Jordan Table of Contents
Government agricultural project using underground water in Khawr Ramm Desert, southern Jordan
Hothouse in the Jordan River valley
Observers expected food imports to remain necessary into the indefinite future. Much of Jordan's soil was not arable even if water were available; by several estimates, between 6 percent and 7 percent of Jordan's territory was arable, a figure that was being revised slowly upward as dry-land farming techniques became more sophisticated. In 1989 the scarcity of water, the lack of irrigation, and economic problems--rather than the lack of arable land--set a ceiling on agricultural potential (see Water , this ch.). Only about 20 percent of Jordan's geographic area received more than 200 millimeters of rainfall per year, the minimum required for rain-fed agriculture. Much of this land was otherwise unsuitable for agriculture. Moreover, rainfall varied greatly from year to year, so crops were prone to be ruined by periodic drought.
In 1986 only about 5.5 percent (about 500,000 hectares), of the East Bank's (see Glossary) 9.2 million hectares were under cultivation. Fewer than 40,000 hectares were irrigated, almost all in the Jordan River valley. Because arable, rain-fed land was exploited extensively, future growth of agricultural production depended on increased irrigation. Estimates of the additional area that could be irrigated were Jordan to maximize its water resources ranged between 65,000 and 100,000 hectares.
Most agricultural activity was concentrated in two areas. In rain-fed northern and central areas of higher elevation, wheat, barley, and other field crops such as tobacco, lentils, barley, and chick-peas were cultivated; olives also were produced in these regions. Because of periodic drought and limited area, the rain-fed uplands did not support sufficient output of cereal crops to meet domestic demand (see table 11, Appendix).
In the more fertile Jordan River valley, fruits and vegetables including cucumbers, tomatoes, eggplants, melons, bananas, and citrus crops often were produced in surplus amounts. The Jordan River Valley received little rain, and the main source of irrigation water was the East Ghor Canal, which was built in 1963 with United States aid.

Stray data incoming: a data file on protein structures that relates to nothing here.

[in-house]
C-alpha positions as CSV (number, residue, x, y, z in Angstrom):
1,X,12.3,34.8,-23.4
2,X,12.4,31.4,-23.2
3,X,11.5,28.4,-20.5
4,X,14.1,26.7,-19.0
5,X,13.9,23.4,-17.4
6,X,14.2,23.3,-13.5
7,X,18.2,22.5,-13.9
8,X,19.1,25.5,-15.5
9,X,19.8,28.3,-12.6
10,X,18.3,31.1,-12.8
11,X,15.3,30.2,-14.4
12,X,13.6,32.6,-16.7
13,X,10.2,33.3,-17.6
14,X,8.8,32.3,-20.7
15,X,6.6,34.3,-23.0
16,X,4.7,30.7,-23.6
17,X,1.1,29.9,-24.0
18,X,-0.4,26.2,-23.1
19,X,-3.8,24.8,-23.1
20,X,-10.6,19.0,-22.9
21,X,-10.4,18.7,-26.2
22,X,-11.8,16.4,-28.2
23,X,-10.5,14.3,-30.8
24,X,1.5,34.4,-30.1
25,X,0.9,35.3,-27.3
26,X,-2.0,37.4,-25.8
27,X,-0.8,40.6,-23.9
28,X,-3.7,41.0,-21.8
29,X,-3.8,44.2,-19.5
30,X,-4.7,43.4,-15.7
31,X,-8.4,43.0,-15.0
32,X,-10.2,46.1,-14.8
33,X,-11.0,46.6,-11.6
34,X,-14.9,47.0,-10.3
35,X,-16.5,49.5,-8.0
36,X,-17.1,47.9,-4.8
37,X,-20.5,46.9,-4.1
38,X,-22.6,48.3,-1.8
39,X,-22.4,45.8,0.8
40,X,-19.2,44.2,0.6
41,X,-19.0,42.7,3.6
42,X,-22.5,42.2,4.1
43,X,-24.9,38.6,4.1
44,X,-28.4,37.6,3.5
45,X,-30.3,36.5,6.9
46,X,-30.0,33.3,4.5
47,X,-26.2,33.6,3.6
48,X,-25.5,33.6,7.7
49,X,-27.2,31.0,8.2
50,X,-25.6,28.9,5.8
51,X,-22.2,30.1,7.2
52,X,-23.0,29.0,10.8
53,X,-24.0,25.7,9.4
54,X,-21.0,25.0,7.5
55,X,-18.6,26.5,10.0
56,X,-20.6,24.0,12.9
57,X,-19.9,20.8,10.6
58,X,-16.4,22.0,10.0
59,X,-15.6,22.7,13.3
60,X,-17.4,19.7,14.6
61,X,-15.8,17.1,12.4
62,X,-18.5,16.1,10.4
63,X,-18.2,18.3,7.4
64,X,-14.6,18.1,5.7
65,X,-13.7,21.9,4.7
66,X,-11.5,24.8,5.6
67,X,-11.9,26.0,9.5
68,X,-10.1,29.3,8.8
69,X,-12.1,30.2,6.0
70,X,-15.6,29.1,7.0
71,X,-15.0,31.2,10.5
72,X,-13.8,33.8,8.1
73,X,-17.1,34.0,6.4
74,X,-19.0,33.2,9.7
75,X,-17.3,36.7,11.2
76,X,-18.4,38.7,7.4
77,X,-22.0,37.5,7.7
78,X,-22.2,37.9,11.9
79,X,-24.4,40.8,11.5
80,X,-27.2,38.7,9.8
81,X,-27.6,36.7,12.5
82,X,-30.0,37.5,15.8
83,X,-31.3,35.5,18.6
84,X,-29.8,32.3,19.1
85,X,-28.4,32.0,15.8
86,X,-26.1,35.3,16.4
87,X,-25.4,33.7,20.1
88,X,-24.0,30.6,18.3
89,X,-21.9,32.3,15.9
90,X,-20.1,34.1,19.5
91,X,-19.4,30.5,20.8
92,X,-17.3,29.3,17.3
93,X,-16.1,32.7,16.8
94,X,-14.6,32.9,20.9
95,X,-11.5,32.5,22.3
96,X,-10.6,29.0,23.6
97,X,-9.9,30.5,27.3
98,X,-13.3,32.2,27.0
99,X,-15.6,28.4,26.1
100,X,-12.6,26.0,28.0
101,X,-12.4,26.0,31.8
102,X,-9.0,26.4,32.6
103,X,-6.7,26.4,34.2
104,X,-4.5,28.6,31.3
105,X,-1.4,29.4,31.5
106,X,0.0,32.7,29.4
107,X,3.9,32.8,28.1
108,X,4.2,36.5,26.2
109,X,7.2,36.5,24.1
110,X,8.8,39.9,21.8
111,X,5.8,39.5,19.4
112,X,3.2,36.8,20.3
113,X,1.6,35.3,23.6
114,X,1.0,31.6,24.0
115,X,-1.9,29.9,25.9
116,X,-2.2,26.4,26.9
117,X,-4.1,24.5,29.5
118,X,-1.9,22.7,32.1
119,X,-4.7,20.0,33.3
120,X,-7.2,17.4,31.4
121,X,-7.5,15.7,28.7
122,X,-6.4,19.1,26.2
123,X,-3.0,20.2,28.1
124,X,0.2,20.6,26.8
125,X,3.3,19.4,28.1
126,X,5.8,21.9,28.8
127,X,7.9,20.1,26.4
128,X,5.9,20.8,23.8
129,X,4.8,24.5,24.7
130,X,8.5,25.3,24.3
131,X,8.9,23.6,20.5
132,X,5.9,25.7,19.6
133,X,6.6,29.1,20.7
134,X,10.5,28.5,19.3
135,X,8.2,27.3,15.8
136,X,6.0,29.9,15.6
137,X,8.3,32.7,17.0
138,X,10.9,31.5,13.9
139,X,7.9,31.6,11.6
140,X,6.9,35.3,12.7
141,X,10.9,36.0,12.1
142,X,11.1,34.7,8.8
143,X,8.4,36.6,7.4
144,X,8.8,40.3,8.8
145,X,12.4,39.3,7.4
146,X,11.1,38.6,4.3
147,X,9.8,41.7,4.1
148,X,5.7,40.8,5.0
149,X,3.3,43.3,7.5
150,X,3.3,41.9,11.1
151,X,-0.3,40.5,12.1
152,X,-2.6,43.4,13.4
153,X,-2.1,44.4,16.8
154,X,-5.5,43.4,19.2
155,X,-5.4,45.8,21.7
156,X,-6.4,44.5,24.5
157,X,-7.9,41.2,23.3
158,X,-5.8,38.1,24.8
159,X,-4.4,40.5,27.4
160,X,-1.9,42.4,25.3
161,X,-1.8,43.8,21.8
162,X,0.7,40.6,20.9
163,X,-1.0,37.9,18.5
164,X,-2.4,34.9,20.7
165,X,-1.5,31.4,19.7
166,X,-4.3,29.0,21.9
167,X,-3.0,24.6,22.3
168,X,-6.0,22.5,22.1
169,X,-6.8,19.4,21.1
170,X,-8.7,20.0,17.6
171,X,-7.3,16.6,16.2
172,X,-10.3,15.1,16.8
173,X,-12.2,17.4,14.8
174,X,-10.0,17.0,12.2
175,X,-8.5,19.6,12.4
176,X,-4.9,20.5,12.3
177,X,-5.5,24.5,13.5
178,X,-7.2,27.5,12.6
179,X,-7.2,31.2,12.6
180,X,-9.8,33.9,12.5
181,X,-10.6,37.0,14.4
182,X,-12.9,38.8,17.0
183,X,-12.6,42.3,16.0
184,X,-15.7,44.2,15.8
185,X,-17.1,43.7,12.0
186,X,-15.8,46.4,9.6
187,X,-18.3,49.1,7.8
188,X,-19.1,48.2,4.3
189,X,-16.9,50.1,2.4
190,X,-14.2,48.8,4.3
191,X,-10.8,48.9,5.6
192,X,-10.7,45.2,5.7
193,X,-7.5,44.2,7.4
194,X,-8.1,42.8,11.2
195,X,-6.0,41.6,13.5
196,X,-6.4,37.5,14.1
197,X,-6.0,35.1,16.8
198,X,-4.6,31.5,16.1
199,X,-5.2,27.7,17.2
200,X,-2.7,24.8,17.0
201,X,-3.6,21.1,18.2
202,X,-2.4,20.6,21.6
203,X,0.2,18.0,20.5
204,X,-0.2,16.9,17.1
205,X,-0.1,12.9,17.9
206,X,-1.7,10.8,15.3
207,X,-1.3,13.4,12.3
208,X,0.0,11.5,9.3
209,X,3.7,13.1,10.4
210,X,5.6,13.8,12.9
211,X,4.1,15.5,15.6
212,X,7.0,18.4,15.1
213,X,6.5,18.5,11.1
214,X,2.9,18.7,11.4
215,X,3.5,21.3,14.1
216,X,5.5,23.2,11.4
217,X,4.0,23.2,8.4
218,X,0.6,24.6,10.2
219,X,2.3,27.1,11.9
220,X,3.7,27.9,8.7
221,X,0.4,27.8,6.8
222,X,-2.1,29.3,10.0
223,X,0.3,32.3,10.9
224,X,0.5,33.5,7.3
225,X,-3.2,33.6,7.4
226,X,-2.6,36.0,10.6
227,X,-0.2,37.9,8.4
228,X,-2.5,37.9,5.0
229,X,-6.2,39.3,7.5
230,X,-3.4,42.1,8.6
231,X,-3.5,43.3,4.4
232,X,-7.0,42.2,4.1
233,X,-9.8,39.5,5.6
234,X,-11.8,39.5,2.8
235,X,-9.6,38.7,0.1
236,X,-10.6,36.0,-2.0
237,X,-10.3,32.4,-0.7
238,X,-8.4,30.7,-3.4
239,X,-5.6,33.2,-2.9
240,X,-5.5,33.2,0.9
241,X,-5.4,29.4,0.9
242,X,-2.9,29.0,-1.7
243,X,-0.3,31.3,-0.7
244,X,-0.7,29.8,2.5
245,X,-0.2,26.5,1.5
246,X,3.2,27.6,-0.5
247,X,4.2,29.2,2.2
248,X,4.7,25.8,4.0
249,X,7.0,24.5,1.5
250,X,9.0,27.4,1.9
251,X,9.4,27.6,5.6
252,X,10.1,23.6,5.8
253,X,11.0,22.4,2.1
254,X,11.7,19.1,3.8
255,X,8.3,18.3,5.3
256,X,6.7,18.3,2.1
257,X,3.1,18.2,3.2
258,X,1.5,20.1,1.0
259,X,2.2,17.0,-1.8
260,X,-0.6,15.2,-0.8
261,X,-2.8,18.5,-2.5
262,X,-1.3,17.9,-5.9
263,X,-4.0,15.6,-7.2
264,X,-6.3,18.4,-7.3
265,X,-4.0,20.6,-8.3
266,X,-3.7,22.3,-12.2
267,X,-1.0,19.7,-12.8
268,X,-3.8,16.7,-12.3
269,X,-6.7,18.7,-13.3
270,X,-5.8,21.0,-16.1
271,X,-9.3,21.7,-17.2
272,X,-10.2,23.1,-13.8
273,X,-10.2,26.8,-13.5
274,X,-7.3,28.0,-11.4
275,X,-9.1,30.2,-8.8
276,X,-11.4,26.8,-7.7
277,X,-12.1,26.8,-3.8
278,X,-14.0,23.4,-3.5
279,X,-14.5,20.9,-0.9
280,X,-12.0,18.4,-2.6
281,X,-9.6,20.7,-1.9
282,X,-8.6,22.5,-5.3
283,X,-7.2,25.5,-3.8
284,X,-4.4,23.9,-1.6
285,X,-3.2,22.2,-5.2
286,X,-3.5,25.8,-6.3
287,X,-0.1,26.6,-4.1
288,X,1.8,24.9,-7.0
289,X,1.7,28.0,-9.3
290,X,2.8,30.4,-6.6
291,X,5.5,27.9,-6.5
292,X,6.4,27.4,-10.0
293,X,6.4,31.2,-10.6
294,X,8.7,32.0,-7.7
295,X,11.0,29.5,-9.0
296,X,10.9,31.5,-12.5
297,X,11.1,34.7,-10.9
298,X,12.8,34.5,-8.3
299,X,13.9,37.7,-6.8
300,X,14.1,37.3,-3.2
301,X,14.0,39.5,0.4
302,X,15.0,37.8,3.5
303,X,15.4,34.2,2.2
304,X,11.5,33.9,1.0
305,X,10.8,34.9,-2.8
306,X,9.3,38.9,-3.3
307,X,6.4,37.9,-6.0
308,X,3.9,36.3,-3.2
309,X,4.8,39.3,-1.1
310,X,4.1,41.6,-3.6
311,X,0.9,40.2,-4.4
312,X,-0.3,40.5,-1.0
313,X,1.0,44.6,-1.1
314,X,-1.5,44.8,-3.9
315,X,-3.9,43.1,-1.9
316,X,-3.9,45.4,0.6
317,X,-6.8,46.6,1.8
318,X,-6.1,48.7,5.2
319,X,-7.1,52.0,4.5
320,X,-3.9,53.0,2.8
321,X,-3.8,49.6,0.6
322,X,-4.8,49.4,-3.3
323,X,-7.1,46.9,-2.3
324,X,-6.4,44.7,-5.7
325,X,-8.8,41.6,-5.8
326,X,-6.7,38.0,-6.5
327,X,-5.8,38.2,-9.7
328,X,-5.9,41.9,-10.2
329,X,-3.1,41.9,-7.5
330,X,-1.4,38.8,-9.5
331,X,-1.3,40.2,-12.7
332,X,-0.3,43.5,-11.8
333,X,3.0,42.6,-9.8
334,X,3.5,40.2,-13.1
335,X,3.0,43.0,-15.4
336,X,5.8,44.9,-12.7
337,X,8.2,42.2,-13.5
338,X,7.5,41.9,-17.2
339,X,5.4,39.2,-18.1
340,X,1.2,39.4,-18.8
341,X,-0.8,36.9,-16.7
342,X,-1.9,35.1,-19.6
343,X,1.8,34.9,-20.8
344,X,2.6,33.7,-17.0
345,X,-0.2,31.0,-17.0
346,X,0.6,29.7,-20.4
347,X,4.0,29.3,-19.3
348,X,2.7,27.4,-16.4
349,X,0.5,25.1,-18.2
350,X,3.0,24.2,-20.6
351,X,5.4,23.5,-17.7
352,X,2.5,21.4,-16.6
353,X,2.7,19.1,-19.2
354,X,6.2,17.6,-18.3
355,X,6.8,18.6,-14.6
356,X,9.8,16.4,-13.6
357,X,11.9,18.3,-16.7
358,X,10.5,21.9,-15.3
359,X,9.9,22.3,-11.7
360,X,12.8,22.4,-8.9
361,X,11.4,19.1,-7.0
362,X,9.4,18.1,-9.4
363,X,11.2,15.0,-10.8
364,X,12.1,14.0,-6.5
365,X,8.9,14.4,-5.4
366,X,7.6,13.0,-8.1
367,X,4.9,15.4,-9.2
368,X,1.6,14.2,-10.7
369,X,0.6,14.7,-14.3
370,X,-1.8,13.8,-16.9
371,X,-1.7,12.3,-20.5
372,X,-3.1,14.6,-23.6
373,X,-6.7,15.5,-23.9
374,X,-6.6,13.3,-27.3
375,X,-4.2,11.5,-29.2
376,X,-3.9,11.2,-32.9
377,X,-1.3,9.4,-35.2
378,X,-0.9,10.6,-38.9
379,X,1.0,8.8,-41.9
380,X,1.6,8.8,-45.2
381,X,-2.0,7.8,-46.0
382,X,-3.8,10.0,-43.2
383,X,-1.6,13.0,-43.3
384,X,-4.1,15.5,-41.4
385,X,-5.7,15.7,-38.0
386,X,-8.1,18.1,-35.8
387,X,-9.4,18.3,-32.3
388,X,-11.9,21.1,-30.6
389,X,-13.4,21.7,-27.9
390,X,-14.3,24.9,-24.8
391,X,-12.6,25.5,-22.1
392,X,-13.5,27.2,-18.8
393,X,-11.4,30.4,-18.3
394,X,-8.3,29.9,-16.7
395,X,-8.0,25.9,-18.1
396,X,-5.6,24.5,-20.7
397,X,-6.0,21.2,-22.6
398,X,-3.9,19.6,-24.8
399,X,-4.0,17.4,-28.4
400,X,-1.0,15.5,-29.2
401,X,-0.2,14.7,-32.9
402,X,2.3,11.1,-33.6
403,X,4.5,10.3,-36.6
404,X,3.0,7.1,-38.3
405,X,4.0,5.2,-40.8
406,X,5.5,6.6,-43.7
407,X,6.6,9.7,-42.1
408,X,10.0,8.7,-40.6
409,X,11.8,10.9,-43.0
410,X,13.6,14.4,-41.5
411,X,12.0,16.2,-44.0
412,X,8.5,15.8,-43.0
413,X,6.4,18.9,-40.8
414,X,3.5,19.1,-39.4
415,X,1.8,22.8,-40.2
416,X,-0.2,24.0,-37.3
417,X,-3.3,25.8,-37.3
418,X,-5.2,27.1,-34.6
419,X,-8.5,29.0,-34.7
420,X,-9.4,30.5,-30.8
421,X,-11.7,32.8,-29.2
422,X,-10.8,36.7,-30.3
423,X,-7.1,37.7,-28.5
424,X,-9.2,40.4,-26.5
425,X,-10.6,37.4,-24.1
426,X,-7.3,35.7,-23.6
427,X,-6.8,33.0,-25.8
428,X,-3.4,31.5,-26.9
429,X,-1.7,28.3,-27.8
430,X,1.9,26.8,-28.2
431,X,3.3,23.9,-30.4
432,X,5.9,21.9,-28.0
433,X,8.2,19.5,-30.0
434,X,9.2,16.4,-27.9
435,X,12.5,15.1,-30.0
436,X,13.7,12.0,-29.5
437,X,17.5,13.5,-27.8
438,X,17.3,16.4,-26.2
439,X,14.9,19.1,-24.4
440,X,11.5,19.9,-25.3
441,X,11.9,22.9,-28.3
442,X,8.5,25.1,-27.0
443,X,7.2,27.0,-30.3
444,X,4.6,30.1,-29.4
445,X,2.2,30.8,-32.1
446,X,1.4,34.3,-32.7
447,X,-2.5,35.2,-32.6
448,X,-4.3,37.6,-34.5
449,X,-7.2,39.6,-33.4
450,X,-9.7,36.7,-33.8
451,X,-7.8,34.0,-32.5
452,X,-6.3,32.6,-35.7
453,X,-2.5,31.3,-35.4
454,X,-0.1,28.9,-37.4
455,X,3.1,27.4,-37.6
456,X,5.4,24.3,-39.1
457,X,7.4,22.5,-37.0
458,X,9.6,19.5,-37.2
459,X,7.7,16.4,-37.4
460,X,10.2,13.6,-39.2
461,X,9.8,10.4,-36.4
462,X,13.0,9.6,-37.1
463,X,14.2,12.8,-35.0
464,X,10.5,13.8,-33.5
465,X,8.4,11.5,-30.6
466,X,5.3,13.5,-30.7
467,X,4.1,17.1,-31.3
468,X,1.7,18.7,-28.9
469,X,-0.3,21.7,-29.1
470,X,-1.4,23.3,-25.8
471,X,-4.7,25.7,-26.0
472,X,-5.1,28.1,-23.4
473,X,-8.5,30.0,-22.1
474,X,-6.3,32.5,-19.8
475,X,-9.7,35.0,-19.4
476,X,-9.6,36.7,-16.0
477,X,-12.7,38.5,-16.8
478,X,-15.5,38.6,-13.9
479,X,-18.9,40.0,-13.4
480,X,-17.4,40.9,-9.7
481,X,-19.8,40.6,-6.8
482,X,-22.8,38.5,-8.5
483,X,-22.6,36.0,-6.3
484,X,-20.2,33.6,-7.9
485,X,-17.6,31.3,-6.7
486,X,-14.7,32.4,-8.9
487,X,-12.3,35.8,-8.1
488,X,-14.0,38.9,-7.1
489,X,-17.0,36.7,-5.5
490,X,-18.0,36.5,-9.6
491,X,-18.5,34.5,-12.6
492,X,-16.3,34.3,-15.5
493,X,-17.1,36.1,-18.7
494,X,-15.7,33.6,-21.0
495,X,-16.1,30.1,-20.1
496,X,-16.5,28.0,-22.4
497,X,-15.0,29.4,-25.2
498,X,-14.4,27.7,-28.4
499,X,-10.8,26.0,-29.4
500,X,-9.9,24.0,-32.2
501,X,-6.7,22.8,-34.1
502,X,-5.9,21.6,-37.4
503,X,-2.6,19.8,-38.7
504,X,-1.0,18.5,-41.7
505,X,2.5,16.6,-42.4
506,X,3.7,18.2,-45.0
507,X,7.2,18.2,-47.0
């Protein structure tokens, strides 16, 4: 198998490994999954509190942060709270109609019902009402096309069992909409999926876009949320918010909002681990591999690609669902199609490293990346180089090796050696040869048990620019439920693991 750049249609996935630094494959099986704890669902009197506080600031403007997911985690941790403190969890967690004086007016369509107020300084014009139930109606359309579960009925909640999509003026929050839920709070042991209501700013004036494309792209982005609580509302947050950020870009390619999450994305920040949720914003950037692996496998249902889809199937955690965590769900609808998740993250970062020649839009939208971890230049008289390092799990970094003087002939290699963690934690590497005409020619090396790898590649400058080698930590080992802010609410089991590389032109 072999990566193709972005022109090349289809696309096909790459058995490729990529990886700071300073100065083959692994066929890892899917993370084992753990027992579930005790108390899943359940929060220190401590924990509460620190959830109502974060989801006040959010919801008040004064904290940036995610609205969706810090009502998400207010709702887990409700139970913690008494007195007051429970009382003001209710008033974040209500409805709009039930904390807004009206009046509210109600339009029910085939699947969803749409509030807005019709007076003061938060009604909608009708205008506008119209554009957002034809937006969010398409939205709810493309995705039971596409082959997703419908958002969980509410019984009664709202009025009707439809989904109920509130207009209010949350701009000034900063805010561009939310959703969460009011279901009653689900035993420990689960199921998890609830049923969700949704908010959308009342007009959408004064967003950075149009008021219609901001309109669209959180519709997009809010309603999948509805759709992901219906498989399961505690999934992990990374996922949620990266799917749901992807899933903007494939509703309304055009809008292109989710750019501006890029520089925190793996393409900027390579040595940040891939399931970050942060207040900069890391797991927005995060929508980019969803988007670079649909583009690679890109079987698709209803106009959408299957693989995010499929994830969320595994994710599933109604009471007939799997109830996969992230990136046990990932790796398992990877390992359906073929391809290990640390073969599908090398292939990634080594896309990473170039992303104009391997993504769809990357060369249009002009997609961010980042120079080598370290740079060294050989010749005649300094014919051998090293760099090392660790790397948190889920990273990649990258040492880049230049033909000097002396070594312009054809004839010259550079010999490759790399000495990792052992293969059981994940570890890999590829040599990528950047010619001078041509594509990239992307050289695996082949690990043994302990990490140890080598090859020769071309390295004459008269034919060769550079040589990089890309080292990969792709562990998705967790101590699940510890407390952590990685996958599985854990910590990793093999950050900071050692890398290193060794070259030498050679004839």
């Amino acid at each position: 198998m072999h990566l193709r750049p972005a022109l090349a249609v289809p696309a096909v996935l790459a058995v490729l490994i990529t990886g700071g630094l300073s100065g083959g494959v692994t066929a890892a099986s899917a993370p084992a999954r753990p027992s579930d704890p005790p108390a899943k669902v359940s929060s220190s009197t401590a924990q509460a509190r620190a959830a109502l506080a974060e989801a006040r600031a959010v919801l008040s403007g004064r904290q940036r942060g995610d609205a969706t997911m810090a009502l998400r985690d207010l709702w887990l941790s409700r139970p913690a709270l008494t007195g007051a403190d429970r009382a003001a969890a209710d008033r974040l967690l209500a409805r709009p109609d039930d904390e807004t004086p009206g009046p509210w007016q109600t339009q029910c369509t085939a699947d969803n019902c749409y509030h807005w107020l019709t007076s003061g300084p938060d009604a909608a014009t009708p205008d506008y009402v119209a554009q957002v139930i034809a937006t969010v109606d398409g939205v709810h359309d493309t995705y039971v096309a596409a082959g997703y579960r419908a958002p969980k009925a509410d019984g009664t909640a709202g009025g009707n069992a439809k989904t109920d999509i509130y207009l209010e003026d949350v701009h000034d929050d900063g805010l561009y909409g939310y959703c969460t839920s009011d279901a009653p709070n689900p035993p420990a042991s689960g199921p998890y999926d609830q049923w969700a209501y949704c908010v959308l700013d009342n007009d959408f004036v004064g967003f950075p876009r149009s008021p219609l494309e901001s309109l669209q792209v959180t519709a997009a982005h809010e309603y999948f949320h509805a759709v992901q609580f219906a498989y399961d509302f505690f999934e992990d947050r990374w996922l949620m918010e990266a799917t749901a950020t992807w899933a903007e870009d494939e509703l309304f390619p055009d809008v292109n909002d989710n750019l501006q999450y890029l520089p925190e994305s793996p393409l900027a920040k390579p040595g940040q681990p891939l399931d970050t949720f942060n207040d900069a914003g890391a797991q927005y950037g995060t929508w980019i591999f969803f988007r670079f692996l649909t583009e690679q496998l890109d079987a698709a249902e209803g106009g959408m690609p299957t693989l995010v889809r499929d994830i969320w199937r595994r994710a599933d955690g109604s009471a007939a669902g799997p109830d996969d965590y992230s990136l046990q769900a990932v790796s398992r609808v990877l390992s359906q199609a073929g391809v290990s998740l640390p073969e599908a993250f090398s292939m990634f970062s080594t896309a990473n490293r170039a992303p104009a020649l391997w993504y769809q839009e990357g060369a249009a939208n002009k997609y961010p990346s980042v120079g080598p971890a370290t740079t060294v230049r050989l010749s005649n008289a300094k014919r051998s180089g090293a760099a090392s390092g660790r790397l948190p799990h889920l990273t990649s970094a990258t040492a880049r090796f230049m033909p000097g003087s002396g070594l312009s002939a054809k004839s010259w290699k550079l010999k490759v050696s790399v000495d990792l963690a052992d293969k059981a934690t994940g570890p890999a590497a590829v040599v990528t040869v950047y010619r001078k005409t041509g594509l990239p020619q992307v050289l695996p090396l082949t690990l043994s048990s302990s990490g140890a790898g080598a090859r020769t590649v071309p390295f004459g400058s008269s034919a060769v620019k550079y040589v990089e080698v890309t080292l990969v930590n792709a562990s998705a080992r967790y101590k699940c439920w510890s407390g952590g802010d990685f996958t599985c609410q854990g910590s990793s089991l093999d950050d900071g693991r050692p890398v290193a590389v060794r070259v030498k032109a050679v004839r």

Although the country's ultimate agricultural potential was small, economic factors apparently limited production more than environmental constraints, as reflected by up to 100,000 hectares of potentially arable land that lay fallow in the late 1980s. The government has expressed considerable concern about its "food security" and its high food import bill, and it was implementing plans to increase crop production in the 1990s. Growth in agricultural output was only about 4 percent during the 1980-85 Five-Year Plan, despite investment of approximately JD80 million during the period, indicating the slow pace of progress.
In the late 1980s, Jordan was implementing a two-pronged agricultural development policy. The long-term strategy was to increase the total area under cultivation by better harnessing water resources to increase irrigation of arid desert areas for the cultivation of cereal crops, the country's most pressing need. In the short term, the government was attempting to maximize the efficiency of agricultural production in the Jordan River valley through rationalization or use of resources to produce those items in which the country had a relative advantage.
Rationalization started with a controversial 1985 government decision to regulate cropping and production, primarily in the Jordan River valley. Farmers there had repeatedly produced surpluses of tomatoes, cucumbers, eggplants, and squashes because they were reliable and traditional crops. At the same time, underproduction of crops such as potatoes, onions, broccoli, celery, garlic, and spices led to unnecessary imports. The government offered incentives to farmers to experiment with new crops and cut subsidy payments to those who continued to produce surplus crops. In 1986 cucumber production dropped by 25 percent to about 50,000 tons and tomato harvests dropped by more than 33 percent to 160,000 tons, while self-sufficiency was achieved in potatoes and onions.
Production of wheat and other cereals fluctuated greatly from year to year, but never came close to meeting demand. In 1986, a drought year, Jordan produced about 22,000 tons of wheat, down from 63,000 tons in 1985. In 1987 Jordan harvested about 130,000 tons, a record amount. Because even a bumper crop did not meet domestic demand, expansion of dry-land cereal farming in the southeast of the country was a major agricultural development goal of the 1990s. One plan called for the irrigation of a 7,500-hectare area east of Khawr Ramm (known as Wadi Rum) using 100 million cubic meters per year of water pumped from a large underground aquifer. Another plan envisioned a 7,500-hectare cultivated area in the Wadi al Arabah region south of the Jordan River valley using desalinated water from the Red Sea for irrigation.
Data as of December 1989
Jordan Table of Contents